Reggie Wilson. 6-3, 259. The raw Ivory Coast product came to football late and though he possesses good power and athletic ability, the game still hasn't slowed down for him at the college level. College game speed and deception creates hesitation in Wilson and makes him play slower than he is. Wilson would have benefitted immensely from a redshirt, but no dice. While he is a junior, he's nowhere close to what he can be in terms of understanding the game, and Wilson still has the potential to take enormous strides if/when the game ever slows down for him. Like Okafor and Jeffcoat, he was much more comfortable in the second half of the season and heavy reps in Spring can only benefit him. He should be a useful sub for Okafor and Jeffcoat, at minimum, but the upside remains.
Cedric Reed. 6-6, 260. I like raw East Texas athletes who play basketball and haven't seen a weight room and Reed fits that bill. The lanky sophomore has found the dining hall at Texas agreeable and already added 30 pounds of weight to his lanky frame. Reed is coordinated, covers ground deceptively well, and his long arms present a problem for QB release points when he can get an initial push. Reed, like Wilson, benefitted immensely from de facto starter's snaps in the Spring. And like Wilson, he was pressed into action early and is still learning his way around the field. I like Reed as a solid sub, but he's still largely untapped.
At least two of the three should redshirt. They may also add Caleb Bluiett to the fold, depending on how his camp shakes out.
Hassan Ridgeway has an action figure frame, but at 6-4, 280, he may already be starting his journey inside. Like Lamarr Houston, that doesn't mean he can't pitch in at DE until he gets there. Don't be surprised if he can hold up in the college game now, but inexperience would make it difficult for him to supplant Wilson or Reed early.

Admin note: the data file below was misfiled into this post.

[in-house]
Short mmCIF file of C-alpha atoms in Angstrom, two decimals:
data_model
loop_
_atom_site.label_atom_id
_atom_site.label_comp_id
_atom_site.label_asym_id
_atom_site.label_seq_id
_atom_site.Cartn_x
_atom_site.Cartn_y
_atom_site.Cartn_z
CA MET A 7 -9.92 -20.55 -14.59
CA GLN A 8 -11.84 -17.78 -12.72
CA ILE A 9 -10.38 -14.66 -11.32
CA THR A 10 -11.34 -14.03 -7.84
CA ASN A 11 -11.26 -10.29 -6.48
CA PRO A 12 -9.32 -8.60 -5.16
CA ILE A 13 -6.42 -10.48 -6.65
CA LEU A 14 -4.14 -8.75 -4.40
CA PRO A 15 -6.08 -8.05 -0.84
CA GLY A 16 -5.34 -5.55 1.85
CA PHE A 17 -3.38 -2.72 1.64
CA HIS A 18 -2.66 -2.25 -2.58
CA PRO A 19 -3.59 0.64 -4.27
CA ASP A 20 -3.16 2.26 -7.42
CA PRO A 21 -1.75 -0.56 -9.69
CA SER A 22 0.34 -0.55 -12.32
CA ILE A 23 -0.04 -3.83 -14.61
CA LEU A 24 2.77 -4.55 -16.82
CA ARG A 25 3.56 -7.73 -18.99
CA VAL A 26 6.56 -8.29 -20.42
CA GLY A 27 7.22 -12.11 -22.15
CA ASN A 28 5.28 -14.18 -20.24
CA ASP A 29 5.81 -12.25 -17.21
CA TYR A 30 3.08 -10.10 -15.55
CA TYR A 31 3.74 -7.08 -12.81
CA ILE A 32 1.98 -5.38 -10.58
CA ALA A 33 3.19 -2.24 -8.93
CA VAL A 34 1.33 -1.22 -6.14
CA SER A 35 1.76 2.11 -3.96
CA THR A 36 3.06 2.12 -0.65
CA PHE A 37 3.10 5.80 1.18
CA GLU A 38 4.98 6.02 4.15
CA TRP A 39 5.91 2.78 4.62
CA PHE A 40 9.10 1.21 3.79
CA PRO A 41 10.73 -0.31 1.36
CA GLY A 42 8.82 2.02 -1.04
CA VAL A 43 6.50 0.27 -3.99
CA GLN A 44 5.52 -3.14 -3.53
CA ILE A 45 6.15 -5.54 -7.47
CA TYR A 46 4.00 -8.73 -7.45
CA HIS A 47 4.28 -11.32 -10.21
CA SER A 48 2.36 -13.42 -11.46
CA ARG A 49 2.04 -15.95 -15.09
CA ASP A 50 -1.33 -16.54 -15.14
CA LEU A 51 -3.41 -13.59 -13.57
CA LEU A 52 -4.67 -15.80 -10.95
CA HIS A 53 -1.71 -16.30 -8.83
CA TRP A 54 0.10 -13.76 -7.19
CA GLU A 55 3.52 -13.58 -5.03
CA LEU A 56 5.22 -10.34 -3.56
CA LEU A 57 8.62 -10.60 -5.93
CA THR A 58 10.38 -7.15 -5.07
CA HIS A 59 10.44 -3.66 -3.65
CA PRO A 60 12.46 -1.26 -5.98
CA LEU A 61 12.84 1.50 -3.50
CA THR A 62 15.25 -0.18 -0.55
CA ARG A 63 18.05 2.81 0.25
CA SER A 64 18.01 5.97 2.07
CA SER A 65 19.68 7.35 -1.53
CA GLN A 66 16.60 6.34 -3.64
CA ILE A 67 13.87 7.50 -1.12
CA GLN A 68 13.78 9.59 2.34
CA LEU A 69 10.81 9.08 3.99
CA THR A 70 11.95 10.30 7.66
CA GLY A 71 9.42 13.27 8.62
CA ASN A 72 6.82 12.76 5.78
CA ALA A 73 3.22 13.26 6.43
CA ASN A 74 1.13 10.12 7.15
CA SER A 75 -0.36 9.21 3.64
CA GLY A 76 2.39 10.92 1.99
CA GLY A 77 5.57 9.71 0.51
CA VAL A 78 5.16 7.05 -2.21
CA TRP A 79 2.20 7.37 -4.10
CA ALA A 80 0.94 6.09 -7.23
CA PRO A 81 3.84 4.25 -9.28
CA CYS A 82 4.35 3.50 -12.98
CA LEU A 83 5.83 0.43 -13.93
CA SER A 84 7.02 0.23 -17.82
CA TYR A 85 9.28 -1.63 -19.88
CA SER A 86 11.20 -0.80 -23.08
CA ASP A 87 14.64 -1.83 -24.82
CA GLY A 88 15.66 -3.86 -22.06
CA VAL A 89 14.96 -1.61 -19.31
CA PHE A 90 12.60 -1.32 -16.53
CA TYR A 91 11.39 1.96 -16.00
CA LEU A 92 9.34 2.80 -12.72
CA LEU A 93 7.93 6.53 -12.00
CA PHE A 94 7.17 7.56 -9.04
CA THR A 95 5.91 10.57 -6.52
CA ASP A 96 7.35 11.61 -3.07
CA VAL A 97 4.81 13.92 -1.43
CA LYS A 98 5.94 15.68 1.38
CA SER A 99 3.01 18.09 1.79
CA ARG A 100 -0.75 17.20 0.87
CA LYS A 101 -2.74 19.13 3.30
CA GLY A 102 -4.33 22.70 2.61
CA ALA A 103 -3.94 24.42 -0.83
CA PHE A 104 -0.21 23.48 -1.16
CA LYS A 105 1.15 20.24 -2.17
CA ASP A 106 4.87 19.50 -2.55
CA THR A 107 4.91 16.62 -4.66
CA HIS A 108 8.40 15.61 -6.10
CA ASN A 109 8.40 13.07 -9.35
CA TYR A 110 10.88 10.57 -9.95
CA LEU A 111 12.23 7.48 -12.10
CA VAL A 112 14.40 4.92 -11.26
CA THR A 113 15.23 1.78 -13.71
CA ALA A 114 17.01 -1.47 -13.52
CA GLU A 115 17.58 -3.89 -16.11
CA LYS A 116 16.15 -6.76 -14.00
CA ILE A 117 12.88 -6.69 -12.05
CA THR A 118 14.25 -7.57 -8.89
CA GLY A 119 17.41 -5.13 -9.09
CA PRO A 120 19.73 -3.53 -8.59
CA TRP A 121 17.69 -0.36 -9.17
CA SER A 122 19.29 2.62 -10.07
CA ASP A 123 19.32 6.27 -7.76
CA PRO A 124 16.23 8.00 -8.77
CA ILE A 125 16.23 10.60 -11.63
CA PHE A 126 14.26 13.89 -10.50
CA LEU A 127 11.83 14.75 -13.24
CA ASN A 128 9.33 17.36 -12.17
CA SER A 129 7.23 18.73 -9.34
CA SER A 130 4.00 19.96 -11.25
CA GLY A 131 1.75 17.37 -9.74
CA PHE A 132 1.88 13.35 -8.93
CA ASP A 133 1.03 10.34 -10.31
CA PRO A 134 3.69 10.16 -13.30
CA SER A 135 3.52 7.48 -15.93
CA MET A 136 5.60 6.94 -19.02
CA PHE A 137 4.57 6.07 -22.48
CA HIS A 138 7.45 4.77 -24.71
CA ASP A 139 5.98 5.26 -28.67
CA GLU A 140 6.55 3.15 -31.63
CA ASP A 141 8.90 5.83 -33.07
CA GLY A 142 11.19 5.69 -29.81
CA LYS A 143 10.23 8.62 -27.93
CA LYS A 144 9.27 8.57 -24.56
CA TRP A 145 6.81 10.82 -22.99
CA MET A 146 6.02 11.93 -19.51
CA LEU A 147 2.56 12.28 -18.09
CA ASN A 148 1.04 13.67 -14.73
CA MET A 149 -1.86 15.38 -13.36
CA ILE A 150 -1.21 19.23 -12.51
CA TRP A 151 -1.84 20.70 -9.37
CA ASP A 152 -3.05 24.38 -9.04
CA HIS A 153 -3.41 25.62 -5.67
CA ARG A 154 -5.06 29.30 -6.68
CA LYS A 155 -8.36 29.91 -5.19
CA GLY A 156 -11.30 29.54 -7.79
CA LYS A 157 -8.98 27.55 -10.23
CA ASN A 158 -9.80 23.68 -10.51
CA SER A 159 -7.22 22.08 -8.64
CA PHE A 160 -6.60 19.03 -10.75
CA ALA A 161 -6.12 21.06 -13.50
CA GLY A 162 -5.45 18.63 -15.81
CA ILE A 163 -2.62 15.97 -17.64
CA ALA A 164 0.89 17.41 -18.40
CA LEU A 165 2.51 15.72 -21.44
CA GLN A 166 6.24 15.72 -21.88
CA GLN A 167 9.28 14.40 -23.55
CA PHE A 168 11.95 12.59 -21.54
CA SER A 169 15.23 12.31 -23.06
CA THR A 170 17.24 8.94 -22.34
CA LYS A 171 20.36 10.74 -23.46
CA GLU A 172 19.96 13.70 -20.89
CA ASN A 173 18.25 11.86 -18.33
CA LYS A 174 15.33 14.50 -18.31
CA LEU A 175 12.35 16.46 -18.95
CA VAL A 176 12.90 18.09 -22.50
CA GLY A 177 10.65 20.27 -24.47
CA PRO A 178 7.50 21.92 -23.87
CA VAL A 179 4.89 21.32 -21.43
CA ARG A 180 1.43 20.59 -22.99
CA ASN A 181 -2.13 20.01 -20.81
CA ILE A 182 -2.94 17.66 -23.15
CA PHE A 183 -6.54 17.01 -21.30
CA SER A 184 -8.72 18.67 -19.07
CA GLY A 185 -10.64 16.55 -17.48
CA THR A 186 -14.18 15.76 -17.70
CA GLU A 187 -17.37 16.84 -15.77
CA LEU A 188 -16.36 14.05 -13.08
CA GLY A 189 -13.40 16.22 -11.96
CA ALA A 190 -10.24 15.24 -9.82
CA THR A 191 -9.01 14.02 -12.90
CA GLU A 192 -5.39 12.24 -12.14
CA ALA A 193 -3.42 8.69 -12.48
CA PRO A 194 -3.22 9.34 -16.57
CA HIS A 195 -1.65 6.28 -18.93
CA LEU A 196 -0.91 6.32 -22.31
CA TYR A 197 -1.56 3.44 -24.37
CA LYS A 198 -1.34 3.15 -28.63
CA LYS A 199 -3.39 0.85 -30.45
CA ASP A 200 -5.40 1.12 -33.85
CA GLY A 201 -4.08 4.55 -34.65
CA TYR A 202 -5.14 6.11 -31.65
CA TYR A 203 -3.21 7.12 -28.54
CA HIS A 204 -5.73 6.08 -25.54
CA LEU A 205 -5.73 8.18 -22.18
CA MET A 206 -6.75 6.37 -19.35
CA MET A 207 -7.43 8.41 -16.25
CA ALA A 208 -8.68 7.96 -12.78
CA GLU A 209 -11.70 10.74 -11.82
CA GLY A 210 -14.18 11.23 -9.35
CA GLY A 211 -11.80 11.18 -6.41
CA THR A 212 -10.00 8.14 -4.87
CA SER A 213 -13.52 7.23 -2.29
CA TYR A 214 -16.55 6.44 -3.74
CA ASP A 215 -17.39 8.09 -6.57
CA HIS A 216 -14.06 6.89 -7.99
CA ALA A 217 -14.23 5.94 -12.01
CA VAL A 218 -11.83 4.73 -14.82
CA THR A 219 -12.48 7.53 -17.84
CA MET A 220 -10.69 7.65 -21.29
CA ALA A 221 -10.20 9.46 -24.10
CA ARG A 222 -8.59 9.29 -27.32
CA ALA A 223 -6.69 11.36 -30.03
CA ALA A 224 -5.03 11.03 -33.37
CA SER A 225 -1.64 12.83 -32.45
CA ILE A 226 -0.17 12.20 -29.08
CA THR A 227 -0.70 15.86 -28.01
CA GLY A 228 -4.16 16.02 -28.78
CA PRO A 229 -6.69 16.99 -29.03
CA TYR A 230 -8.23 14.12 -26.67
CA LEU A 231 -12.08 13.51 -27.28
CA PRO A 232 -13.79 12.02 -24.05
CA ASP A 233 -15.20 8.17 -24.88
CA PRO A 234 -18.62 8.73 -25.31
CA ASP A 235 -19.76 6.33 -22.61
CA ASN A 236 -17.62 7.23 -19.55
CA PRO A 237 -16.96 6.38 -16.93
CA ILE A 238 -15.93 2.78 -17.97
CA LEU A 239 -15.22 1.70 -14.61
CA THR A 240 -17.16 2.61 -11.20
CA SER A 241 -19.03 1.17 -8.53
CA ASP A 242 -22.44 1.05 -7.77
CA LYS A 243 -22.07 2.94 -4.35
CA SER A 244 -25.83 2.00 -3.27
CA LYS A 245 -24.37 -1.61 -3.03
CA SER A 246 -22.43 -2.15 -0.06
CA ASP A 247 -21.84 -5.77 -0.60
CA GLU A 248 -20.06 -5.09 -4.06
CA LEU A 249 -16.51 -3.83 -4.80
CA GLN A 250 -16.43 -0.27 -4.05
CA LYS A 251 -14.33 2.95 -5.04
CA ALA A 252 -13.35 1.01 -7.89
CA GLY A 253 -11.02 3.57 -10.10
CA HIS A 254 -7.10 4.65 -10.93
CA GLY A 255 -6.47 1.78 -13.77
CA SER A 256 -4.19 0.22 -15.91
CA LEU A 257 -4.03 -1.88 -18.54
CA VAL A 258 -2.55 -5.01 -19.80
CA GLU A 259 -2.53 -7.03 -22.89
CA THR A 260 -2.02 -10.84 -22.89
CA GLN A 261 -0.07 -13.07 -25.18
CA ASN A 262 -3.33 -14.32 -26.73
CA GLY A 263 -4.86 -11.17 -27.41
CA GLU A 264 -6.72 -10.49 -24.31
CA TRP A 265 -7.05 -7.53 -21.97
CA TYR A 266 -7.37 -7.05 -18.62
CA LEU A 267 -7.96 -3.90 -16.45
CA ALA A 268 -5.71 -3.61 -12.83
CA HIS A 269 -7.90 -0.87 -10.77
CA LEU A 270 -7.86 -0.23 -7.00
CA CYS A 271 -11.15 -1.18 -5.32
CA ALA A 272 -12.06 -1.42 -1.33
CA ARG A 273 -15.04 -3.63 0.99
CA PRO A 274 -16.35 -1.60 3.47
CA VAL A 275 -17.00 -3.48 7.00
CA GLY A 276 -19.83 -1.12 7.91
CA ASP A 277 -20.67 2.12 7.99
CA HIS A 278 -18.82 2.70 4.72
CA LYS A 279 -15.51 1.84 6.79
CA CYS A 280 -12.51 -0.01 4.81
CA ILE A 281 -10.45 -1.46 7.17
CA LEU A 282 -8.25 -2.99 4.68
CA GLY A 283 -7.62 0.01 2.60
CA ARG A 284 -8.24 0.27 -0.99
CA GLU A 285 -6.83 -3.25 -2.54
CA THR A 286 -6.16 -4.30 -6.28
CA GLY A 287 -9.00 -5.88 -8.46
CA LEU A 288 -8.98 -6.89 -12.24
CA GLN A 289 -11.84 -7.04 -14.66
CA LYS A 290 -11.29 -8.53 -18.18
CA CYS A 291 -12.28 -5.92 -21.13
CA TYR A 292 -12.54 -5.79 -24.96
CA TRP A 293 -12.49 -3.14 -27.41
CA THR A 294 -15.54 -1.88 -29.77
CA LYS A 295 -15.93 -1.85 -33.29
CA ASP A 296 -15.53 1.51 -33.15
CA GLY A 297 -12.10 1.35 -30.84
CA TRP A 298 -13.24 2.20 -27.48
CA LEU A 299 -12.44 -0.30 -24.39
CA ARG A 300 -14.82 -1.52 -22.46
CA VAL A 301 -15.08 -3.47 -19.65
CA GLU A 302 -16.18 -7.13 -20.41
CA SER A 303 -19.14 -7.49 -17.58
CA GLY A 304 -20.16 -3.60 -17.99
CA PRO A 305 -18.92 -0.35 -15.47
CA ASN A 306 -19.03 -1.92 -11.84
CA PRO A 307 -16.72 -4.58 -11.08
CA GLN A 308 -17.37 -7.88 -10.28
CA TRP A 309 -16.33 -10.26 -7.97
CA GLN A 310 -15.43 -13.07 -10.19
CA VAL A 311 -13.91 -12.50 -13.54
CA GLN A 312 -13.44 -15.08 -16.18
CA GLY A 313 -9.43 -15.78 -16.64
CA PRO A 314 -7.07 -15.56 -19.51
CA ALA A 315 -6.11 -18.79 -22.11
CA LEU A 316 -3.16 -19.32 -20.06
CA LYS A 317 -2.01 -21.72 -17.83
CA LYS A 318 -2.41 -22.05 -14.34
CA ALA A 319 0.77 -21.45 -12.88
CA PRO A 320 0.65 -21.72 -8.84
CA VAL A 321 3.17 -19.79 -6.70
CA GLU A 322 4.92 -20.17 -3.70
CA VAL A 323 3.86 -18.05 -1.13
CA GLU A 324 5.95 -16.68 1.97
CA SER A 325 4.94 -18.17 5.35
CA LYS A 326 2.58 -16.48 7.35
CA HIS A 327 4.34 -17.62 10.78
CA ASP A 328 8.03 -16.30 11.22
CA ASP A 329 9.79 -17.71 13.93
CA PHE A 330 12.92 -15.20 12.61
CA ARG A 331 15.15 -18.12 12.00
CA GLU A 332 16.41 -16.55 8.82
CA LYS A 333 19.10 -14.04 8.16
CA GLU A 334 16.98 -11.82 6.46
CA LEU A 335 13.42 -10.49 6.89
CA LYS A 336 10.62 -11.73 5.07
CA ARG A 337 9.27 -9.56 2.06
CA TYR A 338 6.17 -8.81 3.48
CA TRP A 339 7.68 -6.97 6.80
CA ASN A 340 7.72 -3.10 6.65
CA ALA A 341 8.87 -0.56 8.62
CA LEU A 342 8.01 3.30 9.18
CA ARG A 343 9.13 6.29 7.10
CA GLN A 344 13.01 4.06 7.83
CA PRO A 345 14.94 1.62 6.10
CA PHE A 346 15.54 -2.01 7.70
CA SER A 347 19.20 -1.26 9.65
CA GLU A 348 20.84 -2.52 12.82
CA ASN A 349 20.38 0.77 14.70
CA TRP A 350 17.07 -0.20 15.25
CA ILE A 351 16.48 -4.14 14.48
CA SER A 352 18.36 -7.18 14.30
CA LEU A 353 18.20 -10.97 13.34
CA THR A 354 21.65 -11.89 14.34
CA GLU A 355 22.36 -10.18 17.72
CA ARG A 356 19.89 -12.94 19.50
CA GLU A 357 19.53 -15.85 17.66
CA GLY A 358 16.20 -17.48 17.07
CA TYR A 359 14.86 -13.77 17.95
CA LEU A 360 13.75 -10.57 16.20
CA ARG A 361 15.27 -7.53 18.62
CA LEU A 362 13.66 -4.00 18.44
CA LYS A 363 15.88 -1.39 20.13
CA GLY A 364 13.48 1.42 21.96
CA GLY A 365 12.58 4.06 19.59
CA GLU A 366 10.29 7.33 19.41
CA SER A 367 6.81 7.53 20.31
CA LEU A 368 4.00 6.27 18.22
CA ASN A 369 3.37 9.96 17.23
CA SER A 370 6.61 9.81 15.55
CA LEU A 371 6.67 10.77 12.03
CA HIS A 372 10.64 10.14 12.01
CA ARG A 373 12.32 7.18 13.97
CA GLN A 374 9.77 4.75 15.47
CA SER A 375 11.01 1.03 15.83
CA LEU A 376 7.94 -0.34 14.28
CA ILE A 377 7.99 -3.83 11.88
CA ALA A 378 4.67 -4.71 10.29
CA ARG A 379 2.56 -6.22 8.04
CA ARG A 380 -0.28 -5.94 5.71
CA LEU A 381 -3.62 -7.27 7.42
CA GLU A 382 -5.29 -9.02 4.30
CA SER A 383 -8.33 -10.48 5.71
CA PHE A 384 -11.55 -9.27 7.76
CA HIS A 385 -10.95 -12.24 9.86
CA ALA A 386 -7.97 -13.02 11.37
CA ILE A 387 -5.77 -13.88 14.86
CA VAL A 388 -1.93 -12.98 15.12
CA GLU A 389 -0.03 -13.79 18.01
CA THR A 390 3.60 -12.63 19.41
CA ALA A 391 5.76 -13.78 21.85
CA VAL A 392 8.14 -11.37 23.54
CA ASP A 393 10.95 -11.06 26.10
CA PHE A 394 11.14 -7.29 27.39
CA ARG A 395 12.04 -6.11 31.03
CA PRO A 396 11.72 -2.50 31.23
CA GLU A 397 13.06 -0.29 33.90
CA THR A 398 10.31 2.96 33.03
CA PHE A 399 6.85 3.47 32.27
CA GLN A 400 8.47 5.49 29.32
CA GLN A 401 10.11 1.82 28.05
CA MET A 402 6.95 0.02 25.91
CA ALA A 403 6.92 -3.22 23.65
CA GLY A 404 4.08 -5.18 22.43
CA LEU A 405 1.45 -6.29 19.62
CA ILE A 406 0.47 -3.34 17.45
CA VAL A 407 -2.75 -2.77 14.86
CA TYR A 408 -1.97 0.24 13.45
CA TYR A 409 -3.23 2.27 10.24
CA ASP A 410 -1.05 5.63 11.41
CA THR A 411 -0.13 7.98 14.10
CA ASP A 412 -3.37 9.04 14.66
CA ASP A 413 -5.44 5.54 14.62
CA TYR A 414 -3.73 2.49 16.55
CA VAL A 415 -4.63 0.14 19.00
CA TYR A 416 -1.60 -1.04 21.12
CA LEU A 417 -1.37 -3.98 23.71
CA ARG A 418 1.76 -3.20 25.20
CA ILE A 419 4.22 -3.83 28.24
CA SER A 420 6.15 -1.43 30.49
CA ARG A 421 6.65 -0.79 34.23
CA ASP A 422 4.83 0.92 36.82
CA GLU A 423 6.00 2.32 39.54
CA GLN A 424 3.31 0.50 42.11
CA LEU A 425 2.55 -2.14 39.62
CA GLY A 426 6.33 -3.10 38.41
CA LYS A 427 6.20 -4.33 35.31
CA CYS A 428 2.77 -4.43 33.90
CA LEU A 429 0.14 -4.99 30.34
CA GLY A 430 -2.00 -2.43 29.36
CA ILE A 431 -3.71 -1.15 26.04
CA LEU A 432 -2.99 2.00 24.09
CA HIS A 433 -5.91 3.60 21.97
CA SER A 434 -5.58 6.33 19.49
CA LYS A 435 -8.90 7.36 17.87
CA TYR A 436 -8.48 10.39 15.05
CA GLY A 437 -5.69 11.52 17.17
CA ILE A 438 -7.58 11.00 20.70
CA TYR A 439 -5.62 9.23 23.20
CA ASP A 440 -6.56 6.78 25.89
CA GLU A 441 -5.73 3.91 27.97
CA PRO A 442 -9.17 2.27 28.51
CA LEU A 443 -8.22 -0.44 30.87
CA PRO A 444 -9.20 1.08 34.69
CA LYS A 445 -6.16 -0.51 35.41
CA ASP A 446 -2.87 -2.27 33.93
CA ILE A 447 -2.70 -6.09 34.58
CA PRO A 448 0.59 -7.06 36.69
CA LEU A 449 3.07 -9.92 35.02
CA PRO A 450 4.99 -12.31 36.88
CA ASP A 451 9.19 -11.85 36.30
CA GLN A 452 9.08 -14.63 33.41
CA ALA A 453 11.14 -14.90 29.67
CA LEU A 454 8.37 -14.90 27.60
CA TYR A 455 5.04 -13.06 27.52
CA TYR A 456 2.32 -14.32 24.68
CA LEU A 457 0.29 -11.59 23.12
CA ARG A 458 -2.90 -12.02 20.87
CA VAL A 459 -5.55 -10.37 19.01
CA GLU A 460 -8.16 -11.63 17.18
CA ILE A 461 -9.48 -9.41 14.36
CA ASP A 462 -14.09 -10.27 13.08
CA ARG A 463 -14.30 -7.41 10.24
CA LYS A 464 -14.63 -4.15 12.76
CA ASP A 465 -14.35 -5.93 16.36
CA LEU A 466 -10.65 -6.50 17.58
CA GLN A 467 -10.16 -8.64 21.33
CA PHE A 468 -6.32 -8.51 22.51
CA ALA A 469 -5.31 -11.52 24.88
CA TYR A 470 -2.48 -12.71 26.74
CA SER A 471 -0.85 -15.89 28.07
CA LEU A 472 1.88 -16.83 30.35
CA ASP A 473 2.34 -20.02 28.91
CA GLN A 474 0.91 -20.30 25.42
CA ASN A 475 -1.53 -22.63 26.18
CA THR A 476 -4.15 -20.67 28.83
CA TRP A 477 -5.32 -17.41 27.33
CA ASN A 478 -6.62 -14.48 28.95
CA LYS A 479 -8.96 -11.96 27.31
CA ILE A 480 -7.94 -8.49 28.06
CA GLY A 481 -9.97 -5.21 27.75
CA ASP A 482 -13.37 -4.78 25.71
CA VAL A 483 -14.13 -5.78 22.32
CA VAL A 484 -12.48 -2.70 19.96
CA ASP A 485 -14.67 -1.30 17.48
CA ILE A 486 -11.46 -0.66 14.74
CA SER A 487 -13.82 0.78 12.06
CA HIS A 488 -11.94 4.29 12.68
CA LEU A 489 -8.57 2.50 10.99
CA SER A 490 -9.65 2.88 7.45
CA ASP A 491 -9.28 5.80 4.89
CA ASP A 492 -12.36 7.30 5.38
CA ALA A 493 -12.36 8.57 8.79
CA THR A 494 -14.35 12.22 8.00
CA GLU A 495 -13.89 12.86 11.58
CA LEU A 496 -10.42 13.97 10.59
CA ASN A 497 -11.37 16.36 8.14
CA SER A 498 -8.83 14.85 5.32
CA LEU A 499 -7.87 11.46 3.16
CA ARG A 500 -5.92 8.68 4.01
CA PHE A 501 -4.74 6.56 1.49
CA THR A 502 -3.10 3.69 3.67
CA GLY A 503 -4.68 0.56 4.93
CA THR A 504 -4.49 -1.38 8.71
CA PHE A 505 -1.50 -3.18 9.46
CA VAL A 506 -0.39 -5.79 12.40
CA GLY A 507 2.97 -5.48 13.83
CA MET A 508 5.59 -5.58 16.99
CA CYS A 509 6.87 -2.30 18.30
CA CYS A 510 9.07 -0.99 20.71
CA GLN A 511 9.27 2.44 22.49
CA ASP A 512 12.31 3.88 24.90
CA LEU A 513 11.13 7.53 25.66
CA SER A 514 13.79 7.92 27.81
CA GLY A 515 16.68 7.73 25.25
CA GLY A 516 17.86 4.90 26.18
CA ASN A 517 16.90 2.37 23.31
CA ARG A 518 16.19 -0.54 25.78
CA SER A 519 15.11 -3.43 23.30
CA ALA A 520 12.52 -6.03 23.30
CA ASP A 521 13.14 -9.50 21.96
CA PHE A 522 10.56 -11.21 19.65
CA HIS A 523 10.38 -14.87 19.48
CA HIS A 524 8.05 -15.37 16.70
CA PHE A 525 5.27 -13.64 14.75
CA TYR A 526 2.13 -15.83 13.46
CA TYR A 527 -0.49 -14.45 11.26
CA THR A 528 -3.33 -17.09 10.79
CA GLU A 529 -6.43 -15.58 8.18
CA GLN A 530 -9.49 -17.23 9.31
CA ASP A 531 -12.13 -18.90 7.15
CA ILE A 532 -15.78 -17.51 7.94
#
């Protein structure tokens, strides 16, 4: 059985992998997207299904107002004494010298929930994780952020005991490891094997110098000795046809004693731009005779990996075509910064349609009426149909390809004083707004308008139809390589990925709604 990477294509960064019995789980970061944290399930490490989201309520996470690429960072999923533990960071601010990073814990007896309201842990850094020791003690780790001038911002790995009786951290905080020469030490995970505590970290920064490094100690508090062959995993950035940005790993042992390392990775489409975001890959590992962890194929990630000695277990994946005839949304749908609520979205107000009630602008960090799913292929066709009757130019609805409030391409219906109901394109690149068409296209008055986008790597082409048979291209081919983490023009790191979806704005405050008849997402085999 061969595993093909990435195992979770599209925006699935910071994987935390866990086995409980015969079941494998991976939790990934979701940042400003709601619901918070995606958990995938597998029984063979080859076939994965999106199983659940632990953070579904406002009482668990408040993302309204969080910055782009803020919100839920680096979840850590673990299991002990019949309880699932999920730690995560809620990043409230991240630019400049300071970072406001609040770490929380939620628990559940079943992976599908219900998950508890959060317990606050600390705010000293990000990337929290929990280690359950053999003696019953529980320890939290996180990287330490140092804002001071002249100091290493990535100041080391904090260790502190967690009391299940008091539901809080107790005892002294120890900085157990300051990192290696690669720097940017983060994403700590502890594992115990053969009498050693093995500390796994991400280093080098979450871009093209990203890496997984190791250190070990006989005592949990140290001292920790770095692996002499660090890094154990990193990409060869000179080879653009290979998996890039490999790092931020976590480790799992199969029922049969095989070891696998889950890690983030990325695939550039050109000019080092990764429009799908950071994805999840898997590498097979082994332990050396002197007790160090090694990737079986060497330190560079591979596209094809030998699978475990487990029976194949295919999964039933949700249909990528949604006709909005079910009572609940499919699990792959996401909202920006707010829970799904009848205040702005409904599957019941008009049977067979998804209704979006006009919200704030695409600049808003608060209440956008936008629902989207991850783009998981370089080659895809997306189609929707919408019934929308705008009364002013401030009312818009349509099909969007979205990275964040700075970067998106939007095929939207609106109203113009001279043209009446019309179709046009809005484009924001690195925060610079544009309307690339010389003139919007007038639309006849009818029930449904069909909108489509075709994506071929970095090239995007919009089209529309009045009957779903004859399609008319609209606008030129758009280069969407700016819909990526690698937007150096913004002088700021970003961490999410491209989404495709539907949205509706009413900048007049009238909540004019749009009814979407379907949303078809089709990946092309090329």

Shiro Davis has great potential and has already added 15 pounds to his 6-3, 235 pound frame, but if he sees early playing time, it will be as a pass rushing specialist and a fresh pair of pursuit legs on sure passing downs. He's not ready to stuff a 260 pound senior TE on a running down quite yet.
Bryce Cottrell is a 6-3, 230 pound longer term project, almost certain to redshirt.
Our DE starters are very good, the primary back-ups are both good enough to log solid snaps, but still possess some upside, and we have a promising bunch of freshman waiting in the wings. The Longhorns didn't redshirt our top four DEs on the depth chart and though we can debate the need within any given year, good programs redshirt good players all of the time, and always the developmental types. Redshirting several of the freshmen will be a sign of program health, not weakness.
While Okafor and Jeffcoat have the potential to be a great tandem, good DT play, stunting at LB and SS, and a lock-down secondary give them the potential to feast on easy meals flushed from the pocket and coverage sacks. Whether they're good or great will be determined by games against West Virginia, Oklahoma, even Texas Tech in Lubbock, when we ask them to rock the opposing passing game bringing four and denying them the quick routes.